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Systemic effects of carbon dioxide insufflation technique for de-airing in left-sided cardiac surgery.

Landenhed Smith, Maya LU ; Al-Rashidi, Faleh; Blomquist, Sten LU ; Höglund, Peter LU ; Pierre, Leif LU and Koul, Bansi LU (2014) In Journal of Thoracic and Cardiovascular Surgery 147(1). p.295-300
Abstract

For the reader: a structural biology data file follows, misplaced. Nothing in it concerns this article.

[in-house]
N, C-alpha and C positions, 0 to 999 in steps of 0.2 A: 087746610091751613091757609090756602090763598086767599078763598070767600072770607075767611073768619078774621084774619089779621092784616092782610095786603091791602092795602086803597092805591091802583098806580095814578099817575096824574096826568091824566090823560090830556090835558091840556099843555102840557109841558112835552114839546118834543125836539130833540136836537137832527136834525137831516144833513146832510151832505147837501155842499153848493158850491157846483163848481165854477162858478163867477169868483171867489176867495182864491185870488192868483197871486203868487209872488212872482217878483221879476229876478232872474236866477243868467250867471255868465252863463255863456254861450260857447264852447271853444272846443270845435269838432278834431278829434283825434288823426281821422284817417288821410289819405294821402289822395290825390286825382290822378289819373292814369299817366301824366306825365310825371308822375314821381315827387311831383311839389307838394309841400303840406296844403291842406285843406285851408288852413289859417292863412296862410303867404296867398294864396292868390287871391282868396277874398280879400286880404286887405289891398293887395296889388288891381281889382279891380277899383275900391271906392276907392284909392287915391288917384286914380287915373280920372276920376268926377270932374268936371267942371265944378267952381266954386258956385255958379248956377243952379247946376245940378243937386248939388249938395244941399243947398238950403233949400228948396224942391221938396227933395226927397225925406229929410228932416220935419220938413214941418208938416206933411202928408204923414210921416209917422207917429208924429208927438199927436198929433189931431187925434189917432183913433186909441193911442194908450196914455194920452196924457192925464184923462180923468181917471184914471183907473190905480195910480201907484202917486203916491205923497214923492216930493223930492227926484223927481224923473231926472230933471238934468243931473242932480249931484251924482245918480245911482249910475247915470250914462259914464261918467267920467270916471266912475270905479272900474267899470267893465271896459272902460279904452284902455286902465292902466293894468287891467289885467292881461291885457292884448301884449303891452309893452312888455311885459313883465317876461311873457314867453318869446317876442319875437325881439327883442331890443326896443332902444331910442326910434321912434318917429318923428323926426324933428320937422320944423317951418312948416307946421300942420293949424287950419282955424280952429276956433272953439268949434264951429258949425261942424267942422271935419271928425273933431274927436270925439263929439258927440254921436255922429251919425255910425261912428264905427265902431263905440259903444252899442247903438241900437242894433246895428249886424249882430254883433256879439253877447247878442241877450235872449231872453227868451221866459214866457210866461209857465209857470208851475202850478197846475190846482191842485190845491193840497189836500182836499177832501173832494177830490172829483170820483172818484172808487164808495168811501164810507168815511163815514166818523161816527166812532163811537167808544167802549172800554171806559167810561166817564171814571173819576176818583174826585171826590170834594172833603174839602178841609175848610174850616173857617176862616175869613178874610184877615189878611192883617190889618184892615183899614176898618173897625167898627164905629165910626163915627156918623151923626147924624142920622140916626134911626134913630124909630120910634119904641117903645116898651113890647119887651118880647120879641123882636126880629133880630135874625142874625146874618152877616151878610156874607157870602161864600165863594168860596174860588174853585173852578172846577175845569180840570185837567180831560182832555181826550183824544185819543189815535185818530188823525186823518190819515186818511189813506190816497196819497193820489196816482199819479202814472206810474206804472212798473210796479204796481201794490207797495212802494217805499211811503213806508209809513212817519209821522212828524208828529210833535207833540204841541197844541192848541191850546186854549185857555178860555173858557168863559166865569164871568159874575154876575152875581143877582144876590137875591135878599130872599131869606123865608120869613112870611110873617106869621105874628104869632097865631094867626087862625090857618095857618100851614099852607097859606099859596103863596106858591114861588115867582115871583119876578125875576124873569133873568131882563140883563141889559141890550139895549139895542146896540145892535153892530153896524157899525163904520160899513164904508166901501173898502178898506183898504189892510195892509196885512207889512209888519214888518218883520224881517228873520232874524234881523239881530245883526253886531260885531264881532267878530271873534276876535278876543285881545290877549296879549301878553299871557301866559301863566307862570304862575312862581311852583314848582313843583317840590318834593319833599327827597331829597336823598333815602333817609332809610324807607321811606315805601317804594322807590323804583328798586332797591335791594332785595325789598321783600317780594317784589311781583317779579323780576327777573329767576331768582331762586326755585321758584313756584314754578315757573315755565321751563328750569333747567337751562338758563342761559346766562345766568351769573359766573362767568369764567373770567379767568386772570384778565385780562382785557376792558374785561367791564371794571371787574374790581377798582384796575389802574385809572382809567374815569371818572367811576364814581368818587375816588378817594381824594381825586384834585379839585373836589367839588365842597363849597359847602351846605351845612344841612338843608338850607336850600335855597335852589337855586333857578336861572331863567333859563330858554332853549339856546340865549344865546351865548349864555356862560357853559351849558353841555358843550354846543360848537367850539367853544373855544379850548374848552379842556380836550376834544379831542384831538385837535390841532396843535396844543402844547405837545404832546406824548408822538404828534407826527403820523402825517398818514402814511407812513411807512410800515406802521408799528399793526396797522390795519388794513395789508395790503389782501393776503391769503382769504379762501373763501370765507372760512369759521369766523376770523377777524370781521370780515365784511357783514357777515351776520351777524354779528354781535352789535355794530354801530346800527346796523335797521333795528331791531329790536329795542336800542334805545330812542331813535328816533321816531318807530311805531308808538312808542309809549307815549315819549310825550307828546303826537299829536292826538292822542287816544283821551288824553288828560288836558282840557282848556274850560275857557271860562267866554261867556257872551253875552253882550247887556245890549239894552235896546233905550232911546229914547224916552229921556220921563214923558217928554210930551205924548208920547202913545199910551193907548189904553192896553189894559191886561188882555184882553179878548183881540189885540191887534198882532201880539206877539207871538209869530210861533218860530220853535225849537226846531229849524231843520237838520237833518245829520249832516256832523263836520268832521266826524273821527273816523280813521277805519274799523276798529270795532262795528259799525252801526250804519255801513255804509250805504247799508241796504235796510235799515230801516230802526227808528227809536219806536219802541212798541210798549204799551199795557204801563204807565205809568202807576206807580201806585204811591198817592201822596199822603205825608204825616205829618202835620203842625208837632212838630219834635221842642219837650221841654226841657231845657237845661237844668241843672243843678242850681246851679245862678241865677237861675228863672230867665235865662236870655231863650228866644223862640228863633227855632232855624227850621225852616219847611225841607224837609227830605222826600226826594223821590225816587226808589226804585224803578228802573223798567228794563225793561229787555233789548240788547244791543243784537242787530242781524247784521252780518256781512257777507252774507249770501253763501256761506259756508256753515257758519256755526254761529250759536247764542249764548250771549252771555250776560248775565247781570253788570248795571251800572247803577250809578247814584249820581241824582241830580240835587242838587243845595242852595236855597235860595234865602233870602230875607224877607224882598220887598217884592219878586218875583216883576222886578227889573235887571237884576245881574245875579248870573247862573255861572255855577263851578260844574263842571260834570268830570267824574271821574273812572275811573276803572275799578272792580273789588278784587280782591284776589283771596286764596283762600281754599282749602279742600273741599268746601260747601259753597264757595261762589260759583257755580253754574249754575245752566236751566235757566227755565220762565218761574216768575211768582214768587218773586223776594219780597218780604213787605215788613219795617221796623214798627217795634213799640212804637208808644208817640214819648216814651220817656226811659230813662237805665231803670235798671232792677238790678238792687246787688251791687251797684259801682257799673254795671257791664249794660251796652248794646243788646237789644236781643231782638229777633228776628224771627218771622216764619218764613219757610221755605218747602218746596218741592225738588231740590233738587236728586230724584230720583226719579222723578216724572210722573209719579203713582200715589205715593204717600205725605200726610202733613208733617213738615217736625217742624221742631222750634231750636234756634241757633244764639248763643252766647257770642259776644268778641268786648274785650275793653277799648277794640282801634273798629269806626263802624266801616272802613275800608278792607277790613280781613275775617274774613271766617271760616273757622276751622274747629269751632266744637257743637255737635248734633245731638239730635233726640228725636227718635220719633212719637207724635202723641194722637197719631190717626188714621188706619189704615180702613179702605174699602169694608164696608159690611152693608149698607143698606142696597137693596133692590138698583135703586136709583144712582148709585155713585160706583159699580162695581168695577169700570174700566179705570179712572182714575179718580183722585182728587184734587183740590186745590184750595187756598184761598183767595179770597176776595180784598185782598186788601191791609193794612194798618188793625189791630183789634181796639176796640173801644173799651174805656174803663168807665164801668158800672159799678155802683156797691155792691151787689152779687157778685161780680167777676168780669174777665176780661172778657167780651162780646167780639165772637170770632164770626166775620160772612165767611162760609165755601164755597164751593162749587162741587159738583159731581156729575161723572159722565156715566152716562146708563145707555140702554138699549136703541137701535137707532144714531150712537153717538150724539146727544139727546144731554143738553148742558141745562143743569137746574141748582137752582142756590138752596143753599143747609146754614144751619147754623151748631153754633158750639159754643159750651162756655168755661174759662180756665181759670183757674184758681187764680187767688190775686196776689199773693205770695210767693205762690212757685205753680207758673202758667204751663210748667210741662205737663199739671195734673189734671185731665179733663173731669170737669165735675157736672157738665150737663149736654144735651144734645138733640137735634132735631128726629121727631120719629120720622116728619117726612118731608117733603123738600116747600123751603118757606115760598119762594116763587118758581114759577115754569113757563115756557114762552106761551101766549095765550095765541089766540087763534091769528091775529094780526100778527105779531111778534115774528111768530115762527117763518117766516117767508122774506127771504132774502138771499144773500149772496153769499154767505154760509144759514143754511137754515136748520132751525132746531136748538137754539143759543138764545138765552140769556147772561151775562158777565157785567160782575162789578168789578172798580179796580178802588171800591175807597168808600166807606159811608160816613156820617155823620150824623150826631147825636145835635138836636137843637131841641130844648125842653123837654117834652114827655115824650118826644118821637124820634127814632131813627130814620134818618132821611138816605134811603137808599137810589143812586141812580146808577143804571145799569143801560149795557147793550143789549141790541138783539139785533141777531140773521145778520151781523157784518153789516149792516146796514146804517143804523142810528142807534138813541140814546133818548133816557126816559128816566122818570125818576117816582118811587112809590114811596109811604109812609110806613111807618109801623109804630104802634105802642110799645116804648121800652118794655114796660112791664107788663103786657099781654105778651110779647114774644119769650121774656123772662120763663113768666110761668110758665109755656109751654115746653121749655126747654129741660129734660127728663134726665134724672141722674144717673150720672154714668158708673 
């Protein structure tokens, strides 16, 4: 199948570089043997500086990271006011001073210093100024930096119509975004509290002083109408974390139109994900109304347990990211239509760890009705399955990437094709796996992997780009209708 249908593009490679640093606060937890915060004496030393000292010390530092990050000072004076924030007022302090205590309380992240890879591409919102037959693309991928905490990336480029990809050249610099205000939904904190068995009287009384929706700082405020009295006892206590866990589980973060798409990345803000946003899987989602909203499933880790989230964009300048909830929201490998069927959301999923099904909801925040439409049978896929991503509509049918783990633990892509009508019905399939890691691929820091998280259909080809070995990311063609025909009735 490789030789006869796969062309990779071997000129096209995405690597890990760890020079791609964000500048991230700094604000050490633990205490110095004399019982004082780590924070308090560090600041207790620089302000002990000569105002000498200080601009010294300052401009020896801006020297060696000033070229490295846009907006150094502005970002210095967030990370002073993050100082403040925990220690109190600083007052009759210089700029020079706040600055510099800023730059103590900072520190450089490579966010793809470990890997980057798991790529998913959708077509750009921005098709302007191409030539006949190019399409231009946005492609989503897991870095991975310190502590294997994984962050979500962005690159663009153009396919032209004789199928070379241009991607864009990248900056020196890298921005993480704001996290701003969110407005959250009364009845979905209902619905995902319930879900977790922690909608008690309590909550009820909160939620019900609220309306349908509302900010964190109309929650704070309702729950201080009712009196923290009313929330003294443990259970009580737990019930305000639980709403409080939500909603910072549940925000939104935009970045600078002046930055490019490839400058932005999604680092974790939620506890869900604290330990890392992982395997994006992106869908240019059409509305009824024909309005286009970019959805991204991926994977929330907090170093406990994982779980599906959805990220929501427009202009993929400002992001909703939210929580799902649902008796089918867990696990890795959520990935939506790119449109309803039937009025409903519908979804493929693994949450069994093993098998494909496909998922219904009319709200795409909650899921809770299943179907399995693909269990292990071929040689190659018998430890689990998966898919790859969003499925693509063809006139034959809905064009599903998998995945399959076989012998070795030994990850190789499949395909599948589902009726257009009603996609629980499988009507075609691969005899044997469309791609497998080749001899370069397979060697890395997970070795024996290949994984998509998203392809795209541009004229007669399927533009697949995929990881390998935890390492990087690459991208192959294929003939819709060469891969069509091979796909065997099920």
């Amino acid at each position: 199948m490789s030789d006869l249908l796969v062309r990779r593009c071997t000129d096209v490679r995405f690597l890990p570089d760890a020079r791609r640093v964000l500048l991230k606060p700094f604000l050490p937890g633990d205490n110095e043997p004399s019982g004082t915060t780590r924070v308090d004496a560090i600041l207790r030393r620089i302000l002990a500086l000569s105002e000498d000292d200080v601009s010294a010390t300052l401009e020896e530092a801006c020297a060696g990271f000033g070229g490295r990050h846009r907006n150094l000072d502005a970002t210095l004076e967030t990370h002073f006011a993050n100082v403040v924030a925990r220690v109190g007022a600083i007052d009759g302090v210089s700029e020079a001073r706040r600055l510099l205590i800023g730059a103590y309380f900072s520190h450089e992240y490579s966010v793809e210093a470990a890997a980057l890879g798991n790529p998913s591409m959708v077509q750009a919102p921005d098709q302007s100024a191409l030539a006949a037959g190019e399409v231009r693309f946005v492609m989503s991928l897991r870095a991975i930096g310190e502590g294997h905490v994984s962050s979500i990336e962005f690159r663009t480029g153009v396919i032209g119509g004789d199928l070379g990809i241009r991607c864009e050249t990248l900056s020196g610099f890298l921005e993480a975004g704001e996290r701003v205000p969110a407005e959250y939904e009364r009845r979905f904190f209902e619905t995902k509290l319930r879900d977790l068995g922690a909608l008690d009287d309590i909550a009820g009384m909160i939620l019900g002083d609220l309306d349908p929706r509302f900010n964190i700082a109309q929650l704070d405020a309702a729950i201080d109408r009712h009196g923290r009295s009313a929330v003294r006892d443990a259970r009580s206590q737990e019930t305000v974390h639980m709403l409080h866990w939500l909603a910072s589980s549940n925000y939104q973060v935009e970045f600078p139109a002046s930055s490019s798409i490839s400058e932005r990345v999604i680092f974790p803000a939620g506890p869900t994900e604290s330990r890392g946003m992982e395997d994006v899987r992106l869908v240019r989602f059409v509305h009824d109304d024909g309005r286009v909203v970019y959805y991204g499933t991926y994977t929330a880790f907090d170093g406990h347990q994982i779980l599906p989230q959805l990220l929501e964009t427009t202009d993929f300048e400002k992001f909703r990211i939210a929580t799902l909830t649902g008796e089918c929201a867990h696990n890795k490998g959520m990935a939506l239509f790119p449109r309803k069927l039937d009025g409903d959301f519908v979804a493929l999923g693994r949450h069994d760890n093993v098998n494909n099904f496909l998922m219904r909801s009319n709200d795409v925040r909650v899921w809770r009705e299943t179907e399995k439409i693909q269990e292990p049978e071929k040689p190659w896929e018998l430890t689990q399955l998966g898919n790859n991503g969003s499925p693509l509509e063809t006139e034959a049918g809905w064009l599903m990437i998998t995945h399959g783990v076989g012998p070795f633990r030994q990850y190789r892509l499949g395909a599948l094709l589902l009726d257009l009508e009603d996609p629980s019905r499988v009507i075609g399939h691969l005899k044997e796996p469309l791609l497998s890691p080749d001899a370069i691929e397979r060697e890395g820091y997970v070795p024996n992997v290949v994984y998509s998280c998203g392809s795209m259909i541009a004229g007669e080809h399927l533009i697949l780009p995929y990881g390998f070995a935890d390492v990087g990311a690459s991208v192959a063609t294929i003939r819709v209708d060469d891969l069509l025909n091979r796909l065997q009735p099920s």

OBJECTIVE: Systemic effects of carbon dioxide (CO(2)) insufflation during left-sided cardiac surgery were evaluated in a prospective randomized study, with regard to acid-base status, gas exchange, cerebral hemodynamics, and red blood cell morphology. METHODS: Twenty patients undergoing elective left-sided cardiac surgery were randomized to de-airing procedure either by CO(2) insufflation technique (CO(2) group, n = 10) or by Lund technique without CO(2) insufflation (Lund group, n = 10). Groups underwent assessment of acid-base status by intermittent arterial blood gases and in-line blood gas monitoring. Capnography was used to determine volume of CO(2) produced. Cerebral hemodynamics was measured by transcranial Doppler sonography and... (More)